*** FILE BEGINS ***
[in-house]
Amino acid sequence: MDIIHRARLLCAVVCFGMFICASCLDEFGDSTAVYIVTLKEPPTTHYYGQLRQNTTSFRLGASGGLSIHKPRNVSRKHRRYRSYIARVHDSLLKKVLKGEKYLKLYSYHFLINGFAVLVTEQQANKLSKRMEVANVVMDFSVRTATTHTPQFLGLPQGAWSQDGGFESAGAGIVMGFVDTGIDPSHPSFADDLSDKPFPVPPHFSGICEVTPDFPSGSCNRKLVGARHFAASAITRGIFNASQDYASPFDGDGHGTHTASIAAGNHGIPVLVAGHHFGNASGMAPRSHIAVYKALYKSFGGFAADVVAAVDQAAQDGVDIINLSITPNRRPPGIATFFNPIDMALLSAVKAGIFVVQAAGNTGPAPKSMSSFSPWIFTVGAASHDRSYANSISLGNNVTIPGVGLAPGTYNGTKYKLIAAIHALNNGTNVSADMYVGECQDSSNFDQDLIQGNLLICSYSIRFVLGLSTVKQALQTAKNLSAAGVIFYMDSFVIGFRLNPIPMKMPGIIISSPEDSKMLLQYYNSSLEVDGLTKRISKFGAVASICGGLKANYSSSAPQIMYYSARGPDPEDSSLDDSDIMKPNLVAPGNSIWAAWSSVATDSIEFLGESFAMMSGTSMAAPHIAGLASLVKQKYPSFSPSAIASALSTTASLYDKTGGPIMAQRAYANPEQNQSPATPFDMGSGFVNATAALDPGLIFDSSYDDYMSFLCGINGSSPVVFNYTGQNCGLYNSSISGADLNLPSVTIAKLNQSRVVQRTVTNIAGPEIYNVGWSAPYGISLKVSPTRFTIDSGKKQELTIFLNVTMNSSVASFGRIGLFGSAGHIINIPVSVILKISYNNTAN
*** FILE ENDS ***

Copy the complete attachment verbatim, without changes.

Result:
[in-house]
Amino acid sequence: MDIIHRARLLCAVVCFGMFICASCLDEFGDSTAVYIVTLKEPPTTHYYGQLRQNTTSFRLGASGGLSIHKPRNVSRKHRRYRSYIARVHDSLLKKVLKGEKYLKLYSYHFLINGFAVLVTEQQANKLSKRMEVANVVMDFSVRTATTHTPQFLGLPQGAWSQDGGFESAGAGIVMGFVDTGIDPSHPSFADDLSDKPFPVPPHFSGICEVTPDFPSGSCNRKLVGARHFAASAITRGIFNASQDYASPFDGDGHGTHTASIAAGNHGIPVLVAGHHFGNASGMAPRSHIAVYKALYKSFGGFAADVVAAVDQAAQDGVDIINLSITPNRRPPGIATFFNPIDMALLSAVKAGIFVVQAAGNTGPAPKSMSSFSPWIFTVGAASHDRSYANSISLGNNVTIPGVGLAPGTYNGTKYKLIAAIHALNNGTNVSADMYVGECQDSSNFDQDLIQGNLLICSYSIRFVLGLSTVKQALQTAKNLSAAGVIFYMDSFVIGFRLNPIPMKMPGIIISSPEDSKMLLQYYNSSLEVDGLTKRISKFGAVASICGGLKANYSSSAPQIMYYSARGPDPEDSSLDDSDIMKPNLVAPGNSIWAAWSSVATDSIEFLGESFAMMSGTSMAAPHIAGLASLVKQKYPSFSPSAIASALSTTASLYDKTGGPIMAQRAYANPEQNQSPATPFDMGSGFVNATAALDPGLIFDSSYDDYMSFLCGINGSSPVVFNYTGQNCGLYNSSISGADLNLPSVTIAKLNQSRVVQRTVTNIAGPEIYNVGWSAPYGISLKVSPTRFTIDSGKKQELTIFLNVTMNSSVASFGRIGLFGSAGHIINIPVSVILKISYNNTAN